Here in Australia, a recently released report4 by the CSIRO and Chemistry Australia considers the advanced recycling technologies available to address plastic waste. CSIRO’s Sarah King says the report looks at how “advanced recycling technologies can be implemented to recycle a range of plastic wastes which currently can’t be recycled… and evaluates pathways to convert plastic waste into new resources to build Australia’s circular economy and to divert waste from landfill.” The report highlights three major areas of interest:

  • Advanced recycling will increase Australia’s recovery of plastics – currently only at 11%
  • It will generate markets for products in Australia, including monomers, recycled polymers and fuels
  • Australia has the critical elements needed to adopt advanced recycling for plastic waste

Only 15% of plastic produced is recycled annually 3

The case for de-carbonisation

There are any number of reasons for the plastics industry and associated manufacturers to become more sustainable. Here are just five.

1. Regulations will get tougher: Carbon emissions regulations are only going one way: more stringent. The European Green Deal, for example, not only looks to achieve 50-55% emissions reduction and 100% recycling for plastic packaging by 2030, but also proposes a ‘Plastic Tax’.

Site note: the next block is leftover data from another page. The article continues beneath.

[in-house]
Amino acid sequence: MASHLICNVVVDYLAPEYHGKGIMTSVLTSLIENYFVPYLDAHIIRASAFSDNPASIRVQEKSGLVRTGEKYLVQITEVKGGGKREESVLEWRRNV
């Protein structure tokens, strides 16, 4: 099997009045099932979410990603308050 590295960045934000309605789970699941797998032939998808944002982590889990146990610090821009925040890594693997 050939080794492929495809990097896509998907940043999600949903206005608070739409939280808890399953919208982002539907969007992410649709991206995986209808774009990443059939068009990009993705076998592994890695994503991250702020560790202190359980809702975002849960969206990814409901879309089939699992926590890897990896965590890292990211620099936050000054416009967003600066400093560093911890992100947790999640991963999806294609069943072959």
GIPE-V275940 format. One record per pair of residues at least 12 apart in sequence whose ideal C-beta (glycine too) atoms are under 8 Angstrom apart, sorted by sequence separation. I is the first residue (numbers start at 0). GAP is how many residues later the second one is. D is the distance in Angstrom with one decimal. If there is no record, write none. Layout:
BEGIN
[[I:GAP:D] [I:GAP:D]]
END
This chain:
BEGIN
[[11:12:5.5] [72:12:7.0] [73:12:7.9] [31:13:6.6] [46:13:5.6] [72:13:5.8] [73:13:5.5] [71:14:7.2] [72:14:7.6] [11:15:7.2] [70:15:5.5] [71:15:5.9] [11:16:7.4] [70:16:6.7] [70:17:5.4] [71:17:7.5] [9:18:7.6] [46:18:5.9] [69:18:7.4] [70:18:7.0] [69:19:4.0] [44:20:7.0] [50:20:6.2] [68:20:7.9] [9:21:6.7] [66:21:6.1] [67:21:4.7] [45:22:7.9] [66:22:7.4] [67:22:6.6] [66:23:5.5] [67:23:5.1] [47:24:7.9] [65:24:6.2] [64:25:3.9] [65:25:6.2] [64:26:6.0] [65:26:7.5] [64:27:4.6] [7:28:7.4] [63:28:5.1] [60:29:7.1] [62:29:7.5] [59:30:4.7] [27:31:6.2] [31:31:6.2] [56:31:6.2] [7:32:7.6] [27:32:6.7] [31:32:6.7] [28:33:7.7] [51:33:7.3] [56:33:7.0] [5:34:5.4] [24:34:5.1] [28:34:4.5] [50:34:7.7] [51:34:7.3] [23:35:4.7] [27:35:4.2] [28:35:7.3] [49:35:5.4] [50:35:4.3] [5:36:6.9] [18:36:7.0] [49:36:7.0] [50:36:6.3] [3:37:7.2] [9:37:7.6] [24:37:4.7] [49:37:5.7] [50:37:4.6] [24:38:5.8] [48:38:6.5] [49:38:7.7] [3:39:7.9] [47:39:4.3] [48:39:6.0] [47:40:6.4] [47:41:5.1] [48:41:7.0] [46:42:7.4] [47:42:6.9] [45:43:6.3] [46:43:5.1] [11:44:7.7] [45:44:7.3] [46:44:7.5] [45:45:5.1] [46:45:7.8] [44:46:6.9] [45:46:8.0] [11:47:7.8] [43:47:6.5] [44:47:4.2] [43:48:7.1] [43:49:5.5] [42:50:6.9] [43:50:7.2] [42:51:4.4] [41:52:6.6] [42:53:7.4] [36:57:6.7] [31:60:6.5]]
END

3. Reduce operational costs: Taking action in the form of an Environmental, Social and Governance (ESG) policy, for example, is not only about showcasing your company’s green credentials: it can provide real dollar value, too. As this McKinsey6 article highlights: “3M has saved $2.2 billion since introducing its “pollution prevention pays” (3Ps) program, in 1975… by reformulating products, improving manufacturing processes, redesigning equipment, and recycling and reusing waste from production.”

3. Help drive a circular economy: this will go a long way to reducing carbon emissions. As this whitepaper1 noted: “It should already be a crucial part in the initial product design and development process. By focusing on optimising value chain and production processes, as well as adopting a 3R “reuse, reduce, recycle” approach, you can become more sustainable.”

4. Respond to growing consumer and investor demands: Consumers have long been green-savvy. An article in the Harvard Business Review notes that “50% of US consumer packaged goods’ growth from 2013-2018 came from sustainability-marketed products” while “products marketed as sustainable grew 5.6 times faster than those that were not.” Meanwhile, investors are more and more attracted by sustainable investment opportunities, a market that has now reached “$30 trillion6”.